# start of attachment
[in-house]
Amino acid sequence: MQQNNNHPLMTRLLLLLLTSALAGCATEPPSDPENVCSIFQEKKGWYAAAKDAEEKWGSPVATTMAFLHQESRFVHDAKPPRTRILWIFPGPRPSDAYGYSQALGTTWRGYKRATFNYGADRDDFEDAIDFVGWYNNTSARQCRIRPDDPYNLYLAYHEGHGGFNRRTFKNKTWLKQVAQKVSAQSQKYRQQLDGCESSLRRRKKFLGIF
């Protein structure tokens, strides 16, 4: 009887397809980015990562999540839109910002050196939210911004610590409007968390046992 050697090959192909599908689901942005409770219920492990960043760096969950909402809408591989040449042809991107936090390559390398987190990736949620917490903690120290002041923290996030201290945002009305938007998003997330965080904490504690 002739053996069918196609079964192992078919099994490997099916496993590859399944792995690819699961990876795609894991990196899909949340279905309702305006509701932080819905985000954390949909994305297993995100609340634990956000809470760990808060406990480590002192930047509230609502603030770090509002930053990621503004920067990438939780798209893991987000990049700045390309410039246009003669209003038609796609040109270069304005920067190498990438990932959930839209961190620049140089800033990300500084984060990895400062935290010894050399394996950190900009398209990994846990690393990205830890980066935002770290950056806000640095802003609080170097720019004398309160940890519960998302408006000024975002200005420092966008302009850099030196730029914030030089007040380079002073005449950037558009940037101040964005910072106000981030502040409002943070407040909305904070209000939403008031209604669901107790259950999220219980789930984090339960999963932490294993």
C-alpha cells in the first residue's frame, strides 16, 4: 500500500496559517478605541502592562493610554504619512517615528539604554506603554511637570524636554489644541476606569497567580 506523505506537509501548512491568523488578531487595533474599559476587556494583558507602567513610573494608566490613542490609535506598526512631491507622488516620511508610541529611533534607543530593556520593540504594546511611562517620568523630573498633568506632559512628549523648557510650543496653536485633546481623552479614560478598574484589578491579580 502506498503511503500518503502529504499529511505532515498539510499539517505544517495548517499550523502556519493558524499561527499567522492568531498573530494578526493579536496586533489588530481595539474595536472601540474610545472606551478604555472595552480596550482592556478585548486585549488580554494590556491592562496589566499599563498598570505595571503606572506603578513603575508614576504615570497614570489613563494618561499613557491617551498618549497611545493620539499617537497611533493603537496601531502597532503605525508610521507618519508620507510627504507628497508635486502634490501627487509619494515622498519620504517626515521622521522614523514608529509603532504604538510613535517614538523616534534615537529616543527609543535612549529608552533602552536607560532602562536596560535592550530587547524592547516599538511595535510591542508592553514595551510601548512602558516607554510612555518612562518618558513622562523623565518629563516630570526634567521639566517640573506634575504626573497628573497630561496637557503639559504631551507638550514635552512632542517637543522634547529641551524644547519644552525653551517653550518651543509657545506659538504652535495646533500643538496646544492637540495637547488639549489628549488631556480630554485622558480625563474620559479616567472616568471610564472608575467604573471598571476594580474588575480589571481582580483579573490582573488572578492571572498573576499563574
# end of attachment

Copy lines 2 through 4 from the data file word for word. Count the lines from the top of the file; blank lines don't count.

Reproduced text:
Amino acid sequence: MQQNNNHPLMTRLLLLLLTSALAGCATEPPSDPENVCSIFQEKKGWYAAAKDAEEKWGSPVATTMAFLHQESRFVHDAKPPRTRILWIFPGPRPSDAYGYSQALGTTWRGYKRATFNYGADRDDFEDAIDFVGWYNNTSARQCRIRPDDPYNLYLAYHEGHGGFNRRTFKNKTWLKQVAQKVSAQSQKYRQQLDGCESSLRRRKKFLGIF
């Protein structure tokens, strides 16, 4: 009887397809980015990562999540839109910002050196939210911004610590409007968390046992 050697090959192909599908689901942005409770219920492990960043760096969950909402809408591989040449042809991107936090390559390398987190990736949620917490903690120290002041923290996030201290945002009305938007998003997330965080904490504690 002739053996069918196609079964192992078919099994490997099916496993590859399944792995690819699961990876795609894991990196899909949340279905309702305006509701932080819905985000954390949909994305297993995100609340634990956000809470760990808060406990480590002192930047509230609502603030770090509002930053990621503004920067990438939780798209893991987000990049700045390309410039246009003669209003038609796609040109270069304005920067190498990438990932959930839209961190620049140089800033990300500084984060990895400062935290010894050399394996950190900009398209990994846990690393990205830890980066935002770290950056806000640095802003609080170097720019004398309160940890519960998302408006000024975002200005420092966008302009850099030196730029914030030089007040380079002073005449950037558009940037101040964005910072106000981030502040409002943070407040909305904070209000939403008031209604669901107790259950999220219980789930984090339960999963932490294993």
C-alpha cells in the first residue's frame, strides 16, 4: 500500500496559517478605541502592562493610554504619512517615528539604554506603554511637570524636554489644541476606569497567580 506523505506537509501548512491568523488578531487595533474599559476587556494583558507602567513610573494608566490613542490609535506598526512631491507622488516620511508610541529611533534607543530593556520593540504594546511611562517620568523630573498633568506632559512628549523648557510650543496653536485633546481623552479614560478598574484589578491579580 502506498503511503500518503502529504499529511505532515498539510499539517505544517495548517499550523502556519493558524499561527499567522492568531498573530494578526493579536496586533489588530481595539474595536472601540474610545472606551478604555472595552480596550482592556478585548486585549488580554494590556491592562496589566499599563498598570505595571503606572506603578513603575508614576504615570497614570489613563494618561499613557491617551498618549497611545493620539499617537497611533493603537496601531502597532503605525508610521507618519508620507510627504507628497508635486502634490501627487509619494515622498519620504517626515521622521522614523514608529509603532504604538510613535517614538523616534534615537529616543527609543535612549529608552533602552536607560532602562536596560535592550530587547524592547516599538511595535510591542508592553514595551510601548512602558516607554510612555518612562518618558513622562523623565518629563516630570526634567521639566517640573506634575504626573497628573497630561496637557503639559504631551507638550514635552512632542517637543522634547529641551524644547519644552525653551517653550518651543509657545506659538504652535495646533500643538496646544492637540495637547488639549489628549488631556480630554485622558480625563474620559479616567472616568471610564472608575467604573471598571476594580474588575480589571481582580483579573490582573488572578492571572498573576499563574